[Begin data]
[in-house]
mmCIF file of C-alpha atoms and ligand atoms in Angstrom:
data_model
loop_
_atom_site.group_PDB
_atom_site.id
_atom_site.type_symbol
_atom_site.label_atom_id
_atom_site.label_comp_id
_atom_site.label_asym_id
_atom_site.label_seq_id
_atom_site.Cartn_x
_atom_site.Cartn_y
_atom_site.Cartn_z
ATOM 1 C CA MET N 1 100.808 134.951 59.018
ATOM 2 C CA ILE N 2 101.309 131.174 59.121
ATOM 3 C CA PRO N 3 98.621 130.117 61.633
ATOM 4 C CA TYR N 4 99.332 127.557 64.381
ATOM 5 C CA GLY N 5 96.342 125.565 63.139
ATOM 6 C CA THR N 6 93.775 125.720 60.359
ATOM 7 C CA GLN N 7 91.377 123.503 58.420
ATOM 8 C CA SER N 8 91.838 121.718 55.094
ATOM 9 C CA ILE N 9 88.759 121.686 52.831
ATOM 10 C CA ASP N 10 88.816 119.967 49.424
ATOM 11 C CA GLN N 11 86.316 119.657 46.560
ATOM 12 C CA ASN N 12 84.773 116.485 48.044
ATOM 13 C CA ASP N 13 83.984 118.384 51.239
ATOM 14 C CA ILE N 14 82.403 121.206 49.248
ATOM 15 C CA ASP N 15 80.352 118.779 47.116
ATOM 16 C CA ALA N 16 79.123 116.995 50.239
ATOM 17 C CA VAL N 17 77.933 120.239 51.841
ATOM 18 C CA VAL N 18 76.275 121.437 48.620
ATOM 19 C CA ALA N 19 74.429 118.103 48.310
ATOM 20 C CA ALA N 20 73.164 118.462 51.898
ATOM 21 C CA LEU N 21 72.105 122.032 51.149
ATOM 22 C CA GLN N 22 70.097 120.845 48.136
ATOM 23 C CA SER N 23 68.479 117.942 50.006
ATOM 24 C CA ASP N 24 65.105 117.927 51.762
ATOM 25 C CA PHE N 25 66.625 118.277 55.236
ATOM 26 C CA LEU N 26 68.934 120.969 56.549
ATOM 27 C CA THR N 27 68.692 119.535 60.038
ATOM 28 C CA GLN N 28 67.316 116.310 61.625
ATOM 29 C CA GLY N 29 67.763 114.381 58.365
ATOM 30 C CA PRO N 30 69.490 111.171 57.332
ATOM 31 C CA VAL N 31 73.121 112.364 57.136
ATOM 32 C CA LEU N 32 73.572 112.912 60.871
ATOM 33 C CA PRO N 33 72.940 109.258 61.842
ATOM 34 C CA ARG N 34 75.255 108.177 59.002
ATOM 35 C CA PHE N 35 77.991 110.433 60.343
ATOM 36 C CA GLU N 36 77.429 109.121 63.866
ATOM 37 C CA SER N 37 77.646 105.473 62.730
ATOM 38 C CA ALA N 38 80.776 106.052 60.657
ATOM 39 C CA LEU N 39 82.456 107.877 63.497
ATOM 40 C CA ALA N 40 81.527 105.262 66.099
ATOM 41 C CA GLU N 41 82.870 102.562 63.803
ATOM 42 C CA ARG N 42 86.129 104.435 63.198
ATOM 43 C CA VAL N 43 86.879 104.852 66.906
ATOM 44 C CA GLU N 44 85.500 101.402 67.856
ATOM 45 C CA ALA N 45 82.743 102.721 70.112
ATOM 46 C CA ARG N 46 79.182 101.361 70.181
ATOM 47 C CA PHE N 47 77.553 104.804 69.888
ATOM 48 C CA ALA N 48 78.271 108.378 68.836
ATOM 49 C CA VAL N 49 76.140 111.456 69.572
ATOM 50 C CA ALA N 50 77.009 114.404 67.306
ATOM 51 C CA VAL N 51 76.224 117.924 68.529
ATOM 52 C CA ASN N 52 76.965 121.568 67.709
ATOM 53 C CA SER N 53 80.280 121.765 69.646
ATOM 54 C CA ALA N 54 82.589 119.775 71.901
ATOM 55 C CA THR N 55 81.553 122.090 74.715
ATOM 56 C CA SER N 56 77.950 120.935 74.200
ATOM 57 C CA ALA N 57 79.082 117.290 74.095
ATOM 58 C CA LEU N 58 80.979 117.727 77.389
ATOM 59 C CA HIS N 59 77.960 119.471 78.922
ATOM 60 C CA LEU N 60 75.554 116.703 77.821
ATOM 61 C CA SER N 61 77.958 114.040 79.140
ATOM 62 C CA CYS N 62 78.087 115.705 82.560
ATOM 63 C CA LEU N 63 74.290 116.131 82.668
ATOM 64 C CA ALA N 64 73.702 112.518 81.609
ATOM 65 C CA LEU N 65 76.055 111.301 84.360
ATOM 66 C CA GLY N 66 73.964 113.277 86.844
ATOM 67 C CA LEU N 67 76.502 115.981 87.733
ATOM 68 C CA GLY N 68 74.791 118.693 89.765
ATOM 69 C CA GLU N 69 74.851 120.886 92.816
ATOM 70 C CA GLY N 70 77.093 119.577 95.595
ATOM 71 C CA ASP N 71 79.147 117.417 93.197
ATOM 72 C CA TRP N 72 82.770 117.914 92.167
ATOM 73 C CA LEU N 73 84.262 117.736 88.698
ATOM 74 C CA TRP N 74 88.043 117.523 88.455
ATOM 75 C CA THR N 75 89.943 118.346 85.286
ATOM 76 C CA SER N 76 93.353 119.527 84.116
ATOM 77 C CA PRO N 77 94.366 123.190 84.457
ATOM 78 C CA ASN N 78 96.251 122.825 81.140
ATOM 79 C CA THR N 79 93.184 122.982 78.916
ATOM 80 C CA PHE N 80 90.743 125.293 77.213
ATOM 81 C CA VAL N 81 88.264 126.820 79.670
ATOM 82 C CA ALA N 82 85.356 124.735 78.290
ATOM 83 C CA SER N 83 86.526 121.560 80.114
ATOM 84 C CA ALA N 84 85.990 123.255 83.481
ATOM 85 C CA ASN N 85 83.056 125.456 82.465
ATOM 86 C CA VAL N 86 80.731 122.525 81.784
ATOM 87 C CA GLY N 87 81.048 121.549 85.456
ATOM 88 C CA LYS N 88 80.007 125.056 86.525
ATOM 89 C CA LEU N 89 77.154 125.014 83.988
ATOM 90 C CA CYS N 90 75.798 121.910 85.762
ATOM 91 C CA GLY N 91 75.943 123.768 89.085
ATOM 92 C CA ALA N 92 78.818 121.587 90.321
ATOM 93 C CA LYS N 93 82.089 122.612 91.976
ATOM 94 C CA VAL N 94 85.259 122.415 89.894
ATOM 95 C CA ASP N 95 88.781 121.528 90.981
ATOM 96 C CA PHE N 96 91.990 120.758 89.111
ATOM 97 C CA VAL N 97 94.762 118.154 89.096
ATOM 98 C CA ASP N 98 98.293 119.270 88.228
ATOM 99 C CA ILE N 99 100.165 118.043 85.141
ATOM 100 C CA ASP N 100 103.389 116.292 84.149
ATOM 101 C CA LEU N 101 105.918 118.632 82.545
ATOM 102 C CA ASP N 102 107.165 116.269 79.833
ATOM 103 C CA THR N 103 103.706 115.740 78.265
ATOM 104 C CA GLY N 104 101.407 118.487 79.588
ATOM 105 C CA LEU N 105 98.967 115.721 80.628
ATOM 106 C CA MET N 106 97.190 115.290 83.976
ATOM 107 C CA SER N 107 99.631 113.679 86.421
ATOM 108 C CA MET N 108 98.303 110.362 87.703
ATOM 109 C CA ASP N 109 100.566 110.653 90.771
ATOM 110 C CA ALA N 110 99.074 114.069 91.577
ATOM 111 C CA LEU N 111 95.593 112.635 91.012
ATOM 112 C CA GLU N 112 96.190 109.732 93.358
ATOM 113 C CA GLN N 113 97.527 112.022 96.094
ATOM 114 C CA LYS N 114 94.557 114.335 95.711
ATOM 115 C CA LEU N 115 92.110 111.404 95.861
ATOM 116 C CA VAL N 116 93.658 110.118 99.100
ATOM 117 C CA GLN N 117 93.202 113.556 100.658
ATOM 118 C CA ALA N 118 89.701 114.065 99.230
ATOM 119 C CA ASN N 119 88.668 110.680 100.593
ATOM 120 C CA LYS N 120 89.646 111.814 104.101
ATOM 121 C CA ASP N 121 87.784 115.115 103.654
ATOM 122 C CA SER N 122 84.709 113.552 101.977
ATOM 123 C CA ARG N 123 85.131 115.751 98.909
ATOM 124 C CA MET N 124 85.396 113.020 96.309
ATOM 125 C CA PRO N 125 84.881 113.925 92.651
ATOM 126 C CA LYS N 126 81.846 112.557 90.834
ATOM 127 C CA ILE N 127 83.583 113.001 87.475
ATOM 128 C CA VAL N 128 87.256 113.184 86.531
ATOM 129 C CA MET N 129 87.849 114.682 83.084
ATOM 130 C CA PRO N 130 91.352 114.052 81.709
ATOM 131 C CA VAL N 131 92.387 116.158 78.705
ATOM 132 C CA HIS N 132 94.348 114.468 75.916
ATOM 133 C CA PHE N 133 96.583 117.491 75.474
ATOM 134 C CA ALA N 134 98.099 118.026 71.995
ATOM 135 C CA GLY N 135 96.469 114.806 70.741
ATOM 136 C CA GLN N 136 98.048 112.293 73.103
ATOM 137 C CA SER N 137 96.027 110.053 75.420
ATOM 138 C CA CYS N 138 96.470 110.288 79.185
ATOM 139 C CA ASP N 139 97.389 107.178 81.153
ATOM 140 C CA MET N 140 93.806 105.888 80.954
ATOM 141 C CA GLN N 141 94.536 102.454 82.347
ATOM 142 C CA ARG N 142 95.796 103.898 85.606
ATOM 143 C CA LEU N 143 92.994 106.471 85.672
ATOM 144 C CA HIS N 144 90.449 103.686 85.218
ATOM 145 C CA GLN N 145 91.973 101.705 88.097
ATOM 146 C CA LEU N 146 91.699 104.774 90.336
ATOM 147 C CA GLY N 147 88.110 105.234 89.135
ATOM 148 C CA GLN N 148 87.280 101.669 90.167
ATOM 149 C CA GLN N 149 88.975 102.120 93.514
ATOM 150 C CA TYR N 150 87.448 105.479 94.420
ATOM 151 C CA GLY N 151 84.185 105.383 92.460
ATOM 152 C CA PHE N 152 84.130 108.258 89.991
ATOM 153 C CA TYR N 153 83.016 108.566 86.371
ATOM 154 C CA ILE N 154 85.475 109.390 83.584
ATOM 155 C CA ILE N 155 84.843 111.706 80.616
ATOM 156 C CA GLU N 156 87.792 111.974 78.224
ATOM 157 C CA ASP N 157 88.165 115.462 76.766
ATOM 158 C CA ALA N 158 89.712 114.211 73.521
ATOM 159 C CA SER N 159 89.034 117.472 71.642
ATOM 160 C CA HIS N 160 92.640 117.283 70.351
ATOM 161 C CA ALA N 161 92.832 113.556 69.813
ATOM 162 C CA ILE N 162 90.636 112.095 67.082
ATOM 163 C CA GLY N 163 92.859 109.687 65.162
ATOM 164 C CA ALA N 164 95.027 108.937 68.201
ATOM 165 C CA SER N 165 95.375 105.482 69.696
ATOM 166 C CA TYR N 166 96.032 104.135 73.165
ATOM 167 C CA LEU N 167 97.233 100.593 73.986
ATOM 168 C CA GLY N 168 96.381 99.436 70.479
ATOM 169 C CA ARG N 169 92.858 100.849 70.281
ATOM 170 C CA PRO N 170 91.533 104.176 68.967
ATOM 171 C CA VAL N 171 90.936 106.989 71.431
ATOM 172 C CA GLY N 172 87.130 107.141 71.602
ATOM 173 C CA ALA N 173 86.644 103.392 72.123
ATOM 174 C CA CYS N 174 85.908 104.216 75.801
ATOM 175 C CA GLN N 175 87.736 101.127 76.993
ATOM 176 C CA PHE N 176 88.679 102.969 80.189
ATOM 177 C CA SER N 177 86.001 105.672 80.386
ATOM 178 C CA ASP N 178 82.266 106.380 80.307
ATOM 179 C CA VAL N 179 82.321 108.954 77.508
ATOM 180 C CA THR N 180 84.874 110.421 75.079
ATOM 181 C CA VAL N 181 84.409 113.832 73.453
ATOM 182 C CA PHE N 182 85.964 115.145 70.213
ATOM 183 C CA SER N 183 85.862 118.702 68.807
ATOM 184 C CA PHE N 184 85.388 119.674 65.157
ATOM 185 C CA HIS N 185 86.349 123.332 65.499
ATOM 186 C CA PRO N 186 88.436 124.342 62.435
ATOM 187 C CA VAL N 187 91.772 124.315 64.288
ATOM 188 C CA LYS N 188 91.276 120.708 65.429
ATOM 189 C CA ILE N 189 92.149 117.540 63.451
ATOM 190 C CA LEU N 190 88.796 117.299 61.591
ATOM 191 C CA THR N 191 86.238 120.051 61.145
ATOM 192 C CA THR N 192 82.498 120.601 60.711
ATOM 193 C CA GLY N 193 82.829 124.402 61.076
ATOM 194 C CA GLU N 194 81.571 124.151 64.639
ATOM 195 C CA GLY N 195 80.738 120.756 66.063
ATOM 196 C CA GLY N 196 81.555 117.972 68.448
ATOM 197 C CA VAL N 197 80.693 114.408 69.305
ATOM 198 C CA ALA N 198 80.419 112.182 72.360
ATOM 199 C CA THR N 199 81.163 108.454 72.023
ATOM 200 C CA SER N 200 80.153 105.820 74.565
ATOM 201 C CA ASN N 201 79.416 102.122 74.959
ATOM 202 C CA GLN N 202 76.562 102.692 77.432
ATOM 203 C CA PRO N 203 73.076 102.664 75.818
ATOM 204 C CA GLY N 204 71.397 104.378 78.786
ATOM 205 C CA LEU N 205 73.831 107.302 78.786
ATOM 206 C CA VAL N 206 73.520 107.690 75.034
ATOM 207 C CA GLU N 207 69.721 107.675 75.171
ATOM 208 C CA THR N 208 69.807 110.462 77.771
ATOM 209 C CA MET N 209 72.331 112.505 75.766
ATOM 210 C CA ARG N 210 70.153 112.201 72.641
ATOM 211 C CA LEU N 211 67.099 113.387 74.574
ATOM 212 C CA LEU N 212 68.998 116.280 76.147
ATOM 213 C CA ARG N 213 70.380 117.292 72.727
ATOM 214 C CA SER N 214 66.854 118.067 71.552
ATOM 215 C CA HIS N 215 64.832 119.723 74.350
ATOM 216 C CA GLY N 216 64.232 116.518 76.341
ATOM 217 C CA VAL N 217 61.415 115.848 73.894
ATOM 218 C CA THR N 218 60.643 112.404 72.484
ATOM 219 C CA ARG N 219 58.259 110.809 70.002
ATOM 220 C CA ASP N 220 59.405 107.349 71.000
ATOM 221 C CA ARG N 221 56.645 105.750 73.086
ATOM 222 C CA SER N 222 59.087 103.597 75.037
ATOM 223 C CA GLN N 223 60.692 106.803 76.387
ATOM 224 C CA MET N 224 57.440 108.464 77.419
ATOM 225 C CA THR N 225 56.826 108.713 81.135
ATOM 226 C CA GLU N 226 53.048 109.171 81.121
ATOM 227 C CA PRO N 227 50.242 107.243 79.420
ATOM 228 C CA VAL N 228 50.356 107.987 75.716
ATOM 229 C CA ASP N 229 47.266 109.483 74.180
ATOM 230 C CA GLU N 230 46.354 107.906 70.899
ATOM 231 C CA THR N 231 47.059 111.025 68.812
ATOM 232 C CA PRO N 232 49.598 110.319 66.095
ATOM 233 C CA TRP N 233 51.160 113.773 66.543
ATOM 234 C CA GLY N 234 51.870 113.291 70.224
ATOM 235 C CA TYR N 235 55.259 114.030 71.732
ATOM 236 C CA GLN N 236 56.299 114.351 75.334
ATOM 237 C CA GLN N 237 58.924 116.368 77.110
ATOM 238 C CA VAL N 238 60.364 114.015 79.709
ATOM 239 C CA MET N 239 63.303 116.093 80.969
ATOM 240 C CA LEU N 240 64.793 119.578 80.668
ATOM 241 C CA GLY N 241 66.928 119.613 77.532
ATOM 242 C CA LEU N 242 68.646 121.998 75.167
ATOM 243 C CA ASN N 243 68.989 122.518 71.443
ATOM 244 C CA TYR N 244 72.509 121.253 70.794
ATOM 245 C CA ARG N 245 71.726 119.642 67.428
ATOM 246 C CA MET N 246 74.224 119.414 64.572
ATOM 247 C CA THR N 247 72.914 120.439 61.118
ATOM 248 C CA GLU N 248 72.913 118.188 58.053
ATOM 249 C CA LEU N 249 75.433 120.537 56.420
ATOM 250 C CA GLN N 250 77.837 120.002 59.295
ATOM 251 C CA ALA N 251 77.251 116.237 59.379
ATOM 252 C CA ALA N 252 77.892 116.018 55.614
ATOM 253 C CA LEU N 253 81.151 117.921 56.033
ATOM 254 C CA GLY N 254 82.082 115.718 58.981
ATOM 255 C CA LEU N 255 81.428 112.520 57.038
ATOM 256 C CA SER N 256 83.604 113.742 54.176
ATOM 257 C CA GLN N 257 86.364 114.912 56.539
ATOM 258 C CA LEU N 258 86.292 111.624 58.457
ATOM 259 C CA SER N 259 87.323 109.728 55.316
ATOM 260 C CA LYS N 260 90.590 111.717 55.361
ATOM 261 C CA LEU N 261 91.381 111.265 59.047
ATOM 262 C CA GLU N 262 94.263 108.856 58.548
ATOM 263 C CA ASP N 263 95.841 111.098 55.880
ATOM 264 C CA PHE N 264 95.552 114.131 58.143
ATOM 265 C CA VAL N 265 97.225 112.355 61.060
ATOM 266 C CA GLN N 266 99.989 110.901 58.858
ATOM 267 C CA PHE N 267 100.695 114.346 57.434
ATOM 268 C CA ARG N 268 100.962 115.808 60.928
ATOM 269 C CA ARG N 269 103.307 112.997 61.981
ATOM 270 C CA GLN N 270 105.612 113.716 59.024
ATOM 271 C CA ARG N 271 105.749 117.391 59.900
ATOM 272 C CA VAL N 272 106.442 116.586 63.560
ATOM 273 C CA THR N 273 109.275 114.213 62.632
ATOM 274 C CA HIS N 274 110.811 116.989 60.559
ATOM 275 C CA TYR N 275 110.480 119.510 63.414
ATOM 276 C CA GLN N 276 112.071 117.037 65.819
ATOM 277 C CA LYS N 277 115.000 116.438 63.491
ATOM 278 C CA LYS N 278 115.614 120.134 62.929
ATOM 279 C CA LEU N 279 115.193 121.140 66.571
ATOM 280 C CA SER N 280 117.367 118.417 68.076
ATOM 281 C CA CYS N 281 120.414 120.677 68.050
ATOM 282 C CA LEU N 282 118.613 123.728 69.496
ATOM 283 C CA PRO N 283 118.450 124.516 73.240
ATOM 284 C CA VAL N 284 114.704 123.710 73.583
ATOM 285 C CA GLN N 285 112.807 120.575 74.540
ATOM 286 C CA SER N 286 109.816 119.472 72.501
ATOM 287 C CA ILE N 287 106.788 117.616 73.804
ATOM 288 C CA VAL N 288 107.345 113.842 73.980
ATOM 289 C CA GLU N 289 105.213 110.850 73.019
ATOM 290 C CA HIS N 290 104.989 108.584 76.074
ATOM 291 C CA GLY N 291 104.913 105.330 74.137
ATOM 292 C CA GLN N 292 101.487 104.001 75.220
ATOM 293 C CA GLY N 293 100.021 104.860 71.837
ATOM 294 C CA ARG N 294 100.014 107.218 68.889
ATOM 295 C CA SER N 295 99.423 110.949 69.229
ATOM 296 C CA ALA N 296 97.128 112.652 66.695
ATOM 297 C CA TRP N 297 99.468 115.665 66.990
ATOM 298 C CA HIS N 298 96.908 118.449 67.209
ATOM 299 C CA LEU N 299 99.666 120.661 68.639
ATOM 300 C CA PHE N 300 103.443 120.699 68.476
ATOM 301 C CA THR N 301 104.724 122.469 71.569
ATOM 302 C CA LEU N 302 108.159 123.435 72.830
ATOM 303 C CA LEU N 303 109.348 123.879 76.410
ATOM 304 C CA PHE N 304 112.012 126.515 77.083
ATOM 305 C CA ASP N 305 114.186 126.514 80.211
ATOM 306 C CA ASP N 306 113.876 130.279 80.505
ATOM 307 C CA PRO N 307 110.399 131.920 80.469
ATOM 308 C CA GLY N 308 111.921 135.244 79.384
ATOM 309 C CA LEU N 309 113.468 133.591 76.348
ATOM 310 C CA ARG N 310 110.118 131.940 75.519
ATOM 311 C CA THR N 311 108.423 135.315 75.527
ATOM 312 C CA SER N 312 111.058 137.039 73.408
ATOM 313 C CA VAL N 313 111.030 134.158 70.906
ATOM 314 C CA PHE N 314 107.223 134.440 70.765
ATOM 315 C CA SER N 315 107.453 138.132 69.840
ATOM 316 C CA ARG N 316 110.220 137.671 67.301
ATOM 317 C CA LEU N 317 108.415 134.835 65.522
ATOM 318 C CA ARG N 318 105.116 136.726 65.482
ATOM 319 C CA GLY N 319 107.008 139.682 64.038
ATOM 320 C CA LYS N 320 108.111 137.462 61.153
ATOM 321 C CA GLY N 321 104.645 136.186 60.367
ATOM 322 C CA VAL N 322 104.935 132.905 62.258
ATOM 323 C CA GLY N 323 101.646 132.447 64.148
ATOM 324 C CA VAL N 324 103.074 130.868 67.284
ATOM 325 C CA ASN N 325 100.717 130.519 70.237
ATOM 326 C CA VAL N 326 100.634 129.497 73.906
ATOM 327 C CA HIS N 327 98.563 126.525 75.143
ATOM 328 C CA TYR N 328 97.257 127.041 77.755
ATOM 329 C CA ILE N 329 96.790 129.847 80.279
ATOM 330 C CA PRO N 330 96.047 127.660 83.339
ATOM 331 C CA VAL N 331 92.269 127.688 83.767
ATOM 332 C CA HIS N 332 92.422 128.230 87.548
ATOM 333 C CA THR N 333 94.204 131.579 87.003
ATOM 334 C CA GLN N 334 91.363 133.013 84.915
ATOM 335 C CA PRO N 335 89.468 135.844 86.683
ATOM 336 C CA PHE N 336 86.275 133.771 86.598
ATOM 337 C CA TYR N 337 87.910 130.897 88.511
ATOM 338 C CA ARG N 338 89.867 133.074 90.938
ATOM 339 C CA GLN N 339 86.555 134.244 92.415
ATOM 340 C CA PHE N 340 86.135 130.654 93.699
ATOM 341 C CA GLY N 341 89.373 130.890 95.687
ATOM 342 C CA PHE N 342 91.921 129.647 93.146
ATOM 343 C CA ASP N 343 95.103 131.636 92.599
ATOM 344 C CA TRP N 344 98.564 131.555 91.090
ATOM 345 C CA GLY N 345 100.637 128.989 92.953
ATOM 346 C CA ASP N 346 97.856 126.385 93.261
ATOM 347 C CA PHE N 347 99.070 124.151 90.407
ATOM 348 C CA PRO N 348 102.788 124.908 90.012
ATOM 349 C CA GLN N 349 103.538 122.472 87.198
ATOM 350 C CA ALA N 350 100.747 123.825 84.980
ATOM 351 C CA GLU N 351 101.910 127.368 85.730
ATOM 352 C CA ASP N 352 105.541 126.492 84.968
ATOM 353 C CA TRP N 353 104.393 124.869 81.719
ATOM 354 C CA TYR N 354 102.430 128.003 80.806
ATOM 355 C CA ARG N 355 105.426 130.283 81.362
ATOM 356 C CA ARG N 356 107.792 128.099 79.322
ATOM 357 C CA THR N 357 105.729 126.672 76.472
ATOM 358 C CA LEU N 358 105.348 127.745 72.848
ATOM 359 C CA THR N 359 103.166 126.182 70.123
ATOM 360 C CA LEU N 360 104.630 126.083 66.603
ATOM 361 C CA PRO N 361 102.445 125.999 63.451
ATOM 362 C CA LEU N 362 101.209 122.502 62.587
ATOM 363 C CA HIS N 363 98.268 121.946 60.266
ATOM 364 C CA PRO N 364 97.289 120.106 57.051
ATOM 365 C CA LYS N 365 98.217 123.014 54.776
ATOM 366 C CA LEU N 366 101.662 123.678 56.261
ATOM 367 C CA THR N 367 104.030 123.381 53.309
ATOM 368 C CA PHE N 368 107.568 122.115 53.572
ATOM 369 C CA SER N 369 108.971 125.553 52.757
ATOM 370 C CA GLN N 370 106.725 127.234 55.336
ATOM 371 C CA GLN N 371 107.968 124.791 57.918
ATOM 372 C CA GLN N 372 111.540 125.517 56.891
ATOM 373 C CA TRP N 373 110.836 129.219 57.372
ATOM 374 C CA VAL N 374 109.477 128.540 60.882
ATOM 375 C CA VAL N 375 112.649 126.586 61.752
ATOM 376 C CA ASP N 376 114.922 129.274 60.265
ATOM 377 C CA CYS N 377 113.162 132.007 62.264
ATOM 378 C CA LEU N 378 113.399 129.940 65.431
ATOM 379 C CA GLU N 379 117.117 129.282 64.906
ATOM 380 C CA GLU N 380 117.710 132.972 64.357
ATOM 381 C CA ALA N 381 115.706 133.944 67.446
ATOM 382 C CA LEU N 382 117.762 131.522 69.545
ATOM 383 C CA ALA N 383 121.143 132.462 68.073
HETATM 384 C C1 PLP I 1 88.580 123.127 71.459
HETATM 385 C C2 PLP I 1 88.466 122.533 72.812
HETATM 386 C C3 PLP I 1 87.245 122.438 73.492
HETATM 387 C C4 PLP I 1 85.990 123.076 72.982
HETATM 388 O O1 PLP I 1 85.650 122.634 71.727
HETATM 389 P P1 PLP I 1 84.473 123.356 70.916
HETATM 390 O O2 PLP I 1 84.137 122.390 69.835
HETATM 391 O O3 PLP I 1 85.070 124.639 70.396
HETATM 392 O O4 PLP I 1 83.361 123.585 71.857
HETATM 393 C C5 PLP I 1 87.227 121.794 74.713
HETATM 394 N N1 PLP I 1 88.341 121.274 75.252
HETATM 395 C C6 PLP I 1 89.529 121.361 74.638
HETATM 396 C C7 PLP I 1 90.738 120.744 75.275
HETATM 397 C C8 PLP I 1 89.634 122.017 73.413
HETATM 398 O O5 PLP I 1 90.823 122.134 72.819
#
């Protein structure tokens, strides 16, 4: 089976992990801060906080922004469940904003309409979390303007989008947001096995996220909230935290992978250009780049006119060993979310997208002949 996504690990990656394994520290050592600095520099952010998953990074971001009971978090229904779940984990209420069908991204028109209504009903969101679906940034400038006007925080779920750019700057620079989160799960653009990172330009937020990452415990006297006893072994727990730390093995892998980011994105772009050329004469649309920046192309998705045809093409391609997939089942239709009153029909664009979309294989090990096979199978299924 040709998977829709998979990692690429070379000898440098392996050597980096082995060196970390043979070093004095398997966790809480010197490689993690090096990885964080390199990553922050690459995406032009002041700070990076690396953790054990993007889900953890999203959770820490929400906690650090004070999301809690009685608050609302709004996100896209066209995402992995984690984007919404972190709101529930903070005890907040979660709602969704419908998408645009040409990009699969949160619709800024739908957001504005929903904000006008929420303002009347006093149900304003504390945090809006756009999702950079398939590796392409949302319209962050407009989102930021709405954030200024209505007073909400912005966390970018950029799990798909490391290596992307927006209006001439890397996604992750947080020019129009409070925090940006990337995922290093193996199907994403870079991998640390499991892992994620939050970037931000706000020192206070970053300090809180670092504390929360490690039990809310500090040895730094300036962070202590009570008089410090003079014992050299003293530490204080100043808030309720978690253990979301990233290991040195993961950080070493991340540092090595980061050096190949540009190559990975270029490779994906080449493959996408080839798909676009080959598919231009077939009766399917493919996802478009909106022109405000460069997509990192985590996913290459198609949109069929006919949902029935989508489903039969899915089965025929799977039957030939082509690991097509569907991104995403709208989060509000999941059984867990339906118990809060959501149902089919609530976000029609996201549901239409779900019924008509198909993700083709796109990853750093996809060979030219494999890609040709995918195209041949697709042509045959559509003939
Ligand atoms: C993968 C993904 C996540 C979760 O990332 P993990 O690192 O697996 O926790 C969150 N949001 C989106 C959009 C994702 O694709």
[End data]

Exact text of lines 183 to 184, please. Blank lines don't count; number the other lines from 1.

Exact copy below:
ATOM 169 C CA ARG N 169 92.858 100.849 70.281
ATOM 170 C CA PRO N 170 91.533 104.176 68.967